Pasta alla Carbonara is certainly one of the most famous and loved first courses in Italy. It is a symbol of Italian cuisine throughout world and is probably the favorite pasta of Italians.
A typical dish of the Italian Capital, Carbonara is one of the best first courses in Rome, and there can be no visit to the Eternal City without a stop to taste it.
There are many legends on the birth of “Spaghetti alla Carbonara,” but the true circumstances of its origin seem to be lost to history. The prevailing hypotheses is the story of Italian soldier Renato Gualandi. On September 22, 1944, this young man from Bologna was tasked with preparing a lunch on the occasion of the meeting between the British Eighth Army and the American Fifth Army in the newly liberated Riccione.
Making a virtue of necessity, he unwittingly created a dish destined to become famous all over the world, recounting that, “The Americans had fantastic bacon, delicious milk cream, cheese, and egg yolk powder. I put it all together, I added black pepper and served this pasta to the Generals and Officers for dinner. They were conquered by the pasta!”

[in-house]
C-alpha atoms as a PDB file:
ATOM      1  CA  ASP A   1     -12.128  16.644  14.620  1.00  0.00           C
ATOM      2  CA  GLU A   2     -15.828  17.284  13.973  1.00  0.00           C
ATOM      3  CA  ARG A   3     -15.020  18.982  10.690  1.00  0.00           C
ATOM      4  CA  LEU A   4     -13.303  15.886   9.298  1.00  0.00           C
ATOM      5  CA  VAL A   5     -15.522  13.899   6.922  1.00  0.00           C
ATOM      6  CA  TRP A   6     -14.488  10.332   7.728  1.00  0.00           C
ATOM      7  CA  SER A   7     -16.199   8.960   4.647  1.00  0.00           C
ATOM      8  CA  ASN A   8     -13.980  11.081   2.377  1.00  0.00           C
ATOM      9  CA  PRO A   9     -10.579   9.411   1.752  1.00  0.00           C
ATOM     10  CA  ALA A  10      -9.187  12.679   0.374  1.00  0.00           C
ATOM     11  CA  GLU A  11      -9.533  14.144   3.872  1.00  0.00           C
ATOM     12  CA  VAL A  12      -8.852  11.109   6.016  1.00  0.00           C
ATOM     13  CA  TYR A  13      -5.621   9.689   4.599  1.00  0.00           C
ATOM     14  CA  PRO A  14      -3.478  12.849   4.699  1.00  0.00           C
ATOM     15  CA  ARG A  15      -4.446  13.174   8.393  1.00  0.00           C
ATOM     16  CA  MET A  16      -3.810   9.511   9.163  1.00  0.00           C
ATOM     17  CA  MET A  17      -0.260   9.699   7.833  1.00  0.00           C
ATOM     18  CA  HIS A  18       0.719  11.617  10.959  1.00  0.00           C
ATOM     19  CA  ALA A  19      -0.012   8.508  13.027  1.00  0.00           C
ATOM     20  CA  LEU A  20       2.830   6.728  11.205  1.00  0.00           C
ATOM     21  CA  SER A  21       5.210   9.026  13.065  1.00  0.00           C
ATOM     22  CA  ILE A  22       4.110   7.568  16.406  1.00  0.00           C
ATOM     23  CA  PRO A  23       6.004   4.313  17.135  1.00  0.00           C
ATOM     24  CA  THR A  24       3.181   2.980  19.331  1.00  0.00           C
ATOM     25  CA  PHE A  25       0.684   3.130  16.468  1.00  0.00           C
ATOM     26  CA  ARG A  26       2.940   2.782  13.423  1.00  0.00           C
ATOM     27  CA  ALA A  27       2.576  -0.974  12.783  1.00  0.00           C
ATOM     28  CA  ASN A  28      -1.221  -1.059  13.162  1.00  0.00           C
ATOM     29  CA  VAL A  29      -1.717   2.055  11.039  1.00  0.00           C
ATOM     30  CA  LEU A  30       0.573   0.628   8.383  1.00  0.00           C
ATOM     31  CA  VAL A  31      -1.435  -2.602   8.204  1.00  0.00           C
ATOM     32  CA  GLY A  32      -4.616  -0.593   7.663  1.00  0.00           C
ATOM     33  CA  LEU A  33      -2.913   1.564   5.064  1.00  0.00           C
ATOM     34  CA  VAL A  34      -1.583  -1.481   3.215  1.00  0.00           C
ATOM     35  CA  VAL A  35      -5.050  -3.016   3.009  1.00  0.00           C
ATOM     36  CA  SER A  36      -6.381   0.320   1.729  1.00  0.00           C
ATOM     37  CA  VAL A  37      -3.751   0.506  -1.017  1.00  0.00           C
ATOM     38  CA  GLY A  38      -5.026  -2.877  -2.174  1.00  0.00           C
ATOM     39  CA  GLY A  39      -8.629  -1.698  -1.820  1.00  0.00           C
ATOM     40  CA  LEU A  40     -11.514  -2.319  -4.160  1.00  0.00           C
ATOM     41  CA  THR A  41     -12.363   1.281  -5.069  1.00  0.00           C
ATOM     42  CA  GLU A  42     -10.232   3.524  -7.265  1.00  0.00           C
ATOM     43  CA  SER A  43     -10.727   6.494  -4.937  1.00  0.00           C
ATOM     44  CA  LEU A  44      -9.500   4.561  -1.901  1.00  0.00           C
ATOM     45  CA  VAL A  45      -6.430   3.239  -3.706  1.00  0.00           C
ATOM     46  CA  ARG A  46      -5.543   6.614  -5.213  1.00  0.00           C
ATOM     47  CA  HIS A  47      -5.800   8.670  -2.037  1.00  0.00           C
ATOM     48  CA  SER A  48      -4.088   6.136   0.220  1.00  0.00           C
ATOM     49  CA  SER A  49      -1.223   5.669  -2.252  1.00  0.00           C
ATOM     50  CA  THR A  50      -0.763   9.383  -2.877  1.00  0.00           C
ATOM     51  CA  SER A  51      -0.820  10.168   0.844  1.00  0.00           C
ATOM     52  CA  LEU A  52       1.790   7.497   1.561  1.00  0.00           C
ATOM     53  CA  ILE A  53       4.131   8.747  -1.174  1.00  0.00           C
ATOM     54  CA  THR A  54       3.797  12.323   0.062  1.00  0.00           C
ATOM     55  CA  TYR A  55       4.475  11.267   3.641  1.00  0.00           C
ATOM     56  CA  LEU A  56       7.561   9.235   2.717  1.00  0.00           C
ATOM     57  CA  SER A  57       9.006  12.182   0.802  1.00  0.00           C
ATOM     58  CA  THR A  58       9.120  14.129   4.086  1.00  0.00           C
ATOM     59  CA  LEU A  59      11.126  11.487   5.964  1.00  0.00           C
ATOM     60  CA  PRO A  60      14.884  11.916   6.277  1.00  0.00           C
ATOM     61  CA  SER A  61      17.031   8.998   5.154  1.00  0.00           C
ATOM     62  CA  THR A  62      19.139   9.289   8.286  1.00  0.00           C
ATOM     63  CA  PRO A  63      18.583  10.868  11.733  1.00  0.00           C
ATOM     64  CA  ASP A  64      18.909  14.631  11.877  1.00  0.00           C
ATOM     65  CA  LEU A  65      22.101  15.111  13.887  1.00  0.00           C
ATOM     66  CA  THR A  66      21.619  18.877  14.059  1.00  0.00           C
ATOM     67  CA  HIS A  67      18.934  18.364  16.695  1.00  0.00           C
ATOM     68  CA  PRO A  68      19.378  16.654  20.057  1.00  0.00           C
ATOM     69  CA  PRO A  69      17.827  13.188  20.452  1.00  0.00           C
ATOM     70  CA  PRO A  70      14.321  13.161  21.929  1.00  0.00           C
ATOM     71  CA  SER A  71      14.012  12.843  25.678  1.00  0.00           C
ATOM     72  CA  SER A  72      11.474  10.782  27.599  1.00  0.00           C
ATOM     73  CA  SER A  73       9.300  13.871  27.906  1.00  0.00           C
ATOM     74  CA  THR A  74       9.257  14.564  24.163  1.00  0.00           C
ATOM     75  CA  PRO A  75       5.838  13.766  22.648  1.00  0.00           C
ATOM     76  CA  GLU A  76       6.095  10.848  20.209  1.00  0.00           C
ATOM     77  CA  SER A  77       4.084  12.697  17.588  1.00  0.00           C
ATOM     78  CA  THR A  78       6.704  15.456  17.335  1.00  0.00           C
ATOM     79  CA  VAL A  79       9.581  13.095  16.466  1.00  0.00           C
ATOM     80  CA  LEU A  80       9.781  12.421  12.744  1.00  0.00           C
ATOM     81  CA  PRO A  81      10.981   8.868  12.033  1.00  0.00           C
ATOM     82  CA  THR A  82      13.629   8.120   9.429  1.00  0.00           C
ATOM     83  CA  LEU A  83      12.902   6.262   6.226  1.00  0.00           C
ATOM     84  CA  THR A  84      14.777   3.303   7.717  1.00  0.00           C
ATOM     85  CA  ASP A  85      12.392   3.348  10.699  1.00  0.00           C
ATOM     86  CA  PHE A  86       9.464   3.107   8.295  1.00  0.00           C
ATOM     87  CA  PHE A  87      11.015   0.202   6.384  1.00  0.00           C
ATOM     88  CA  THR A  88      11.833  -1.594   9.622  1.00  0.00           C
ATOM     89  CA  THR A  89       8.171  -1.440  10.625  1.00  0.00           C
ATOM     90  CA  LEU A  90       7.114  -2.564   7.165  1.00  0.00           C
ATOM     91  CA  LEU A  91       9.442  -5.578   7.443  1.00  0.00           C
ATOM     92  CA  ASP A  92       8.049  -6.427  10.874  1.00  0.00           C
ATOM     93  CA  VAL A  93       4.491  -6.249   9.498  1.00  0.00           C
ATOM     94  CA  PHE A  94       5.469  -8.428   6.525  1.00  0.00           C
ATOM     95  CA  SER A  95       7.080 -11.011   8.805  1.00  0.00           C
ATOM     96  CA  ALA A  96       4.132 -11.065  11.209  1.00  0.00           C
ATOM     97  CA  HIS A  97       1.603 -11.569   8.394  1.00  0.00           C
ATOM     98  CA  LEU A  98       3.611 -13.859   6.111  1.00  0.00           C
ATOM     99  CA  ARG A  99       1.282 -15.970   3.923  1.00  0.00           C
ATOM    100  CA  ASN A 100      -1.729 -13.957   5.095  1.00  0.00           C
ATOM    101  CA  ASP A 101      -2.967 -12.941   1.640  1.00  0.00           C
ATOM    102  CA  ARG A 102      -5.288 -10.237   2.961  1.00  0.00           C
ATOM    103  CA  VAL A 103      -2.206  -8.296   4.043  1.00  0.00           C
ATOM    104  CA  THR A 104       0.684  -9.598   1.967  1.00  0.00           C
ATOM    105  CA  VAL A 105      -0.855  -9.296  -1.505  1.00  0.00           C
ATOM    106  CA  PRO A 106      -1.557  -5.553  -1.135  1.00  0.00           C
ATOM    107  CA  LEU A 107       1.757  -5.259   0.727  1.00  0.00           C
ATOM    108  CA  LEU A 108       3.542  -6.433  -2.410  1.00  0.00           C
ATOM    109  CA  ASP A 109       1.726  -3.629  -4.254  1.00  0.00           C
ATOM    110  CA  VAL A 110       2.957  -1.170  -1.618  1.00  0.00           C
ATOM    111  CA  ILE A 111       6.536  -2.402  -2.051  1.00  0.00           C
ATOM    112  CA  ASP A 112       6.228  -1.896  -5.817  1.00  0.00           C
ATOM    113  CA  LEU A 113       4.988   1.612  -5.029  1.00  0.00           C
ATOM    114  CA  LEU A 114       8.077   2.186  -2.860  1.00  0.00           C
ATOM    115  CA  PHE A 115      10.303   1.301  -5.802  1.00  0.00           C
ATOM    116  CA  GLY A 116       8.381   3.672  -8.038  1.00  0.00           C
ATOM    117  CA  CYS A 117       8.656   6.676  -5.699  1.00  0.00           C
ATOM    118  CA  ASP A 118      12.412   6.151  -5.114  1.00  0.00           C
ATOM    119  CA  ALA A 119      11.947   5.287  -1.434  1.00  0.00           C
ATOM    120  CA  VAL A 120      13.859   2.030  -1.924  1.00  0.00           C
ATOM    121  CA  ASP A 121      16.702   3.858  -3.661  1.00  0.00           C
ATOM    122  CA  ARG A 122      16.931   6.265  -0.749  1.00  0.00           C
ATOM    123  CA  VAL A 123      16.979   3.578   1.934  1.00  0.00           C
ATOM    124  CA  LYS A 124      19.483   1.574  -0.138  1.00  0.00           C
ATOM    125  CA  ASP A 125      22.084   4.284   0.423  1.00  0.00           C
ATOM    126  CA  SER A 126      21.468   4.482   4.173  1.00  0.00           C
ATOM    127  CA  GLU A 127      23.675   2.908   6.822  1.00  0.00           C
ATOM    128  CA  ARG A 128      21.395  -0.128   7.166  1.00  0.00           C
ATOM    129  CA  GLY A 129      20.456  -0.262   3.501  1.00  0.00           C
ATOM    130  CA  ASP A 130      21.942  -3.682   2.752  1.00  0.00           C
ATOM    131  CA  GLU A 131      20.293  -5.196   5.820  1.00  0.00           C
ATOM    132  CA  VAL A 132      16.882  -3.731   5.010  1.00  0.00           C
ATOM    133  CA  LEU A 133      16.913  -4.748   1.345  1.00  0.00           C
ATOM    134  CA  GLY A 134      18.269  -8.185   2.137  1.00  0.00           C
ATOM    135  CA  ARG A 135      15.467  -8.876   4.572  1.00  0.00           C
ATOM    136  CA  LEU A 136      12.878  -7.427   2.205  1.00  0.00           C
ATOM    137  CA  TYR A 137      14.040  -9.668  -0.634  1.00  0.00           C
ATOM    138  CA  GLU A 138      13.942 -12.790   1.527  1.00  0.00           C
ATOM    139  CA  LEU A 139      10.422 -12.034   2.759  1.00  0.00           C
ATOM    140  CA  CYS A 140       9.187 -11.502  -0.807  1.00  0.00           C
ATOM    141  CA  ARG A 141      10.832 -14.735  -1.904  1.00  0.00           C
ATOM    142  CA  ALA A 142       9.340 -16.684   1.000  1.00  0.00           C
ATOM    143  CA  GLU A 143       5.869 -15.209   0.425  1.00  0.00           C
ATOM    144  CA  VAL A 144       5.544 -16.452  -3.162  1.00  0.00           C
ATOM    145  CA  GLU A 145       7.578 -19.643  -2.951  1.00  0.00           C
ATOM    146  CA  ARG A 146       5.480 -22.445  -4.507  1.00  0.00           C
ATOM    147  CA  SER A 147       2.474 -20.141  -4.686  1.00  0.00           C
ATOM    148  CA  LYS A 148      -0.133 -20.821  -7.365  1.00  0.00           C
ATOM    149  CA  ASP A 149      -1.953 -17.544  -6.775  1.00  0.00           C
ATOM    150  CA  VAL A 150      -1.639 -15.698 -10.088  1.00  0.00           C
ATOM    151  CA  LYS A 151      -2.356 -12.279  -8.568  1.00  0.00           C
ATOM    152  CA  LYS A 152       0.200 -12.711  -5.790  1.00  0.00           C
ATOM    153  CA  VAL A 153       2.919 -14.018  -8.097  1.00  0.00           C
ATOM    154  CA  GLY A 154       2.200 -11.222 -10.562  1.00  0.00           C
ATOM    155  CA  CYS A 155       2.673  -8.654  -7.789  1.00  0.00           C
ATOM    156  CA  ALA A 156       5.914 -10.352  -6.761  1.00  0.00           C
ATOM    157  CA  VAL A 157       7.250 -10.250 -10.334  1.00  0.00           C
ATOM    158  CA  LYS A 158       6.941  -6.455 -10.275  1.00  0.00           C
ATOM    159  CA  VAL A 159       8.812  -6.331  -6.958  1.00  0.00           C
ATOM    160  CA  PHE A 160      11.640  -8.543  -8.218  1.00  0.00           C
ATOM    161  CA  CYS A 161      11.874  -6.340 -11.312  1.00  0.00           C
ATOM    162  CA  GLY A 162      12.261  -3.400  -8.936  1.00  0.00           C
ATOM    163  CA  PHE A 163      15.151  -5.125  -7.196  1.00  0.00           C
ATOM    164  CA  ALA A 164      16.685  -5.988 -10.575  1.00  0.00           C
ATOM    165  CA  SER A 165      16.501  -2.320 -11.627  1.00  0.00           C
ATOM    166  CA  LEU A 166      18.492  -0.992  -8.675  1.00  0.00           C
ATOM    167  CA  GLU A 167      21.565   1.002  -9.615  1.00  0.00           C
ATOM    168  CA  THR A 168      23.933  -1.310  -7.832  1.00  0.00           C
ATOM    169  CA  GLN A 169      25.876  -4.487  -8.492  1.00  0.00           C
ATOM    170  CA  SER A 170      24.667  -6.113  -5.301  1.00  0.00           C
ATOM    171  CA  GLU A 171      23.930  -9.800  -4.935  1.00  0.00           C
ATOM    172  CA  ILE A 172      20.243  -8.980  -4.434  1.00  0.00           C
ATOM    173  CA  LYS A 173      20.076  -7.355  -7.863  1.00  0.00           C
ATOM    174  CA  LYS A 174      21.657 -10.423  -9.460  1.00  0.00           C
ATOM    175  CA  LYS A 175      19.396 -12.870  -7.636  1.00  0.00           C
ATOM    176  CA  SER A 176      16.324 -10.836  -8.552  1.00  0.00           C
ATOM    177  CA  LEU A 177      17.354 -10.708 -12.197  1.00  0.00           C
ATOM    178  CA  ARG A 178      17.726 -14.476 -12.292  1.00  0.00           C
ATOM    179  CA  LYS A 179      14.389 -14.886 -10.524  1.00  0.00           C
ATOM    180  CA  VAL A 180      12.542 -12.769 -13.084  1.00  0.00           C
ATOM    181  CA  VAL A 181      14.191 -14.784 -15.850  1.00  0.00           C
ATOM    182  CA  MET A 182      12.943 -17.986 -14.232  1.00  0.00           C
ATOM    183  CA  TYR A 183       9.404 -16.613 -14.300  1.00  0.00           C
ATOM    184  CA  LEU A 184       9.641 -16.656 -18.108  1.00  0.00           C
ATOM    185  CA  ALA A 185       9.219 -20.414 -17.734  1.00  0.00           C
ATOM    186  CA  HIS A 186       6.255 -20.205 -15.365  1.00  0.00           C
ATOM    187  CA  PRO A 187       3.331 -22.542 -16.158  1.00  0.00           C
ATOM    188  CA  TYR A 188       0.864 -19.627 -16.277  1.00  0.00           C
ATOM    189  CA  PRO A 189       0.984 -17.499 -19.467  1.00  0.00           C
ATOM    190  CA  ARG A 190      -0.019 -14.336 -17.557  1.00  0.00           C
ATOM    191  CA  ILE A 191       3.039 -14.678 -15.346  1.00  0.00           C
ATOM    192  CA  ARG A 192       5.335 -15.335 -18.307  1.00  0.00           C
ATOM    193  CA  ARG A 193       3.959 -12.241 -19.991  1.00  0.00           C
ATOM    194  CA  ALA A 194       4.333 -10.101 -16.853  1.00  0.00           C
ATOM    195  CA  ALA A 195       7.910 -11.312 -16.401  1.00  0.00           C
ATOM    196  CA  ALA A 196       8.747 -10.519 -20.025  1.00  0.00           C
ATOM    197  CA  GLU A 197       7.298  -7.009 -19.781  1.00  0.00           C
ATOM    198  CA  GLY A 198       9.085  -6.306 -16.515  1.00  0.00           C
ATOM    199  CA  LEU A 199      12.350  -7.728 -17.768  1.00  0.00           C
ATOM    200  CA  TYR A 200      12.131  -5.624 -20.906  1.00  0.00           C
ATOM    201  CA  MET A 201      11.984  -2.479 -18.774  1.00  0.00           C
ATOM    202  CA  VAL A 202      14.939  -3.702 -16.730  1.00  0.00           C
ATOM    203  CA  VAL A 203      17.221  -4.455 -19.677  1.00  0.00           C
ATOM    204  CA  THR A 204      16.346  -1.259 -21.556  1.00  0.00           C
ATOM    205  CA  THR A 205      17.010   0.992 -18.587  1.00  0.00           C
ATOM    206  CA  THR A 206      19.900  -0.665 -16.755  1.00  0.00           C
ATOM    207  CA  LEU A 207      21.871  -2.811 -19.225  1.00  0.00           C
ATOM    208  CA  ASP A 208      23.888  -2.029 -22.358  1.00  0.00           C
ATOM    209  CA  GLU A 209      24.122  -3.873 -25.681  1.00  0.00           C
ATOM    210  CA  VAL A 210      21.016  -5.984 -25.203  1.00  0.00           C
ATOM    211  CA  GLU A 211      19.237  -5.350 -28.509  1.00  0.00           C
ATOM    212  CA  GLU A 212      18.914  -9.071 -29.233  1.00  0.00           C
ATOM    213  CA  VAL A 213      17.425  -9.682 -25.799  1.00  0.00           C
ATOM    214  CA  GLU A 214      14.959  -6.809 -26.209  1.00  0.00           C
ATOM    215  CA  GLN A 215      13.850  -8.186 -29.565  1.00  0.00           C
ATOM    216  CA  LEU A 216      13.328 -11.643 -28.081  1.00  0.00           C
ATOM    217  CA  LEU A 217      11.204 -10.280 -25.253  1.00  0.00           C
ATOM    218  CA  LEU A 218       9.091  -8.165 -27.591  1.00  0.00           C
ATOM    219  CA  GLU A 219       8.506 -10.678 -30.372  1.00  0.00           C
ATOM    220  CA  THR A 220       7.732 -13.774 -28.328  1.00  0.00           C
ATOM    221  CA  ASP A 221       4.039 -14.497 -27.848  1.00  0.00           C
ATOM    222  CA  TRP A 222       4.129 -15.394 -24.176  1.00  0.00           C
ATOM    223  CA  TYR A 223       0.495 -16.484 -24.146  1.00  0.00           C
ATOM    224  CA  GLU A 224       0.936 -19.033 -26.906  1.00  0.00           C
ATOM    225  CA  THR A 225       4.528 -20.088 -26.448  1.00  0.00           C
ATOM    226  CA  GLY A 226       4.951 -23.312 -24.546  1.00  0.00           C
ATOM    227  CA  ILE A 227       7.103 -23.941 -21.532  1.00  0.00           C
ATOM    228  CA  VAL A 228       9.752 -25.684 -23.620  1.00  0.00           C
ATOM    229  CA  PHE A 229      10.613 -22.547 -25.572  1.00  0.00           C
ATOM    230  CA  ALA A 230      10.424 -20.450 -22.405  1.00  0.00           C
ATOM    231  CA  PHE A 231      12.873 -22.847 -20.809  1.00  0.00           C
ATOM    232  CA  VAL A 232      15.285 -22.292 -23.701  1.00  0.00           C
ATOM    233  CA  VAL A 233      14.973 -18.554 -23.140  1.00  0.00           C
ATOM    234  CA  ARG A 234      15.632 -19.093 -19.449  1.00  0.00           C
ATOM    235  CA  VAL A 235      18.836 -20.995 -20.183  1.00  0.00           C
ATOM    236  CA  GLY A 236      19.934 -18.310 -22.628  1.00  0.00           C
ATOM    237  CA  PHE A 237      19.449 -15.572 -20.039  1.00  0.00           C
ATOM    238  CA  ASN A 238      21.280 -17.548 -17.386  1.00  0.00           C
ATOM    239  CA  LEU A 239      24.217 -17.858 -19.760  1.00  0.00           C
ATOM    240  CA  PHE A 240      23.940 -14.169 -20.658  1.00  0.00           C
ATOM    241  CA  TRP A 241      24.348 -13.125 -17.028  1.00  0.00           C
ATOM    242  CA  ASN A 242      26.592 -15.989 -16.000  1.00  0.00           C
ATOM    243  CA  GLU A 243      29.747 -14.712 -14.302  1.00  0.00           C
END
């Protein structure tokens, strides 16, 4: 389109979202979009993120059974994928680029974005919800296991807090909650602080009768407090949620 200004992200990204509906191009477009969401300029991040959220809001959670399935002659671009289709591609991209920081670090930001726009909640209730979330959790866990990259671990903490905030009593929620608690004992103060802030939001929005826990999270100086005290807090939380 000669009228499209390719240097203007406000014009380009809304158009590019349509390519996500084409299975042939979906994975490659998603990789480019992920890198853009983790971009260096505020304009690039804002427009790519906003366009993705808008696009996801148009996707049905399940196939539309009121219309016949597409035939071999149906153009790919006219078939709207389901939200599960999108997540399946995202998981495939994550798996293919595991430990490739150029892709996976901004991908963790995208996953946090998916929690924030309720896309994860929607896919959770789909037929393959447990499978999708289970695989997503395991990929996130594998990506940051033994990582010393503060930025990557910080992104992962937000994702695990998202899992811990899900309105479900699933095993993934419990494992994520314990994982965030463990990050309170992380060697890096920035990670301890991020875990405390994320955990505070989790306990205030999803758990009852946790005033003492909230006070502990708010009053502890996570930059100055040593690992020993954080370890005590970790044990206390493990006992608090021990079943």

Gualandi then became cook for the allied troops in Rome from September 1944 to April 1945 and this was enough time to spread the fame of Carbonara throughout the capital. We don't know if this story is real or not, but we like to think that Carbonara is the result of the great, all-Italian ability of culinary improvisation that created a masterpiece in one of the most difficult moments in its history.
Carbonara, a signature dish of Roman cuisine, is so popular that it is even being celebrated in Italy and around the world with the annual #CarbonaraDay on April 6.
Nothing compares to a delicious pasta meal with a glass of wine, but what wine goes with Carbonara?
Carbonara is a complex dish. The egg yolk and the pasta lend a sweetness, while the bacon brings savory and unctuous flavors and the pecorino cheese and black pepper bring spice, marrying all the flavors together.
With such a complex dish we recommend a wine with good structure and good acidity.
A round, full-bodied Chardonnay will enhance the sweet cream of the Carbonara, while a fruity Soave Classico with citrus notes will soften the richness of the cream.
Sparkling wine such as a dry Prosecco also pairs well, cutting through the rich notes of Carbonara.
But not only white wines pair well with Carbonara. Pinot Noir is a fruity red wine with high levels of acidity that cuts through the egg and cheese in the dish. It also pairs well with the bacon.
So, cheers and Buon Appetito... and don't forget to do “la scarpetta!”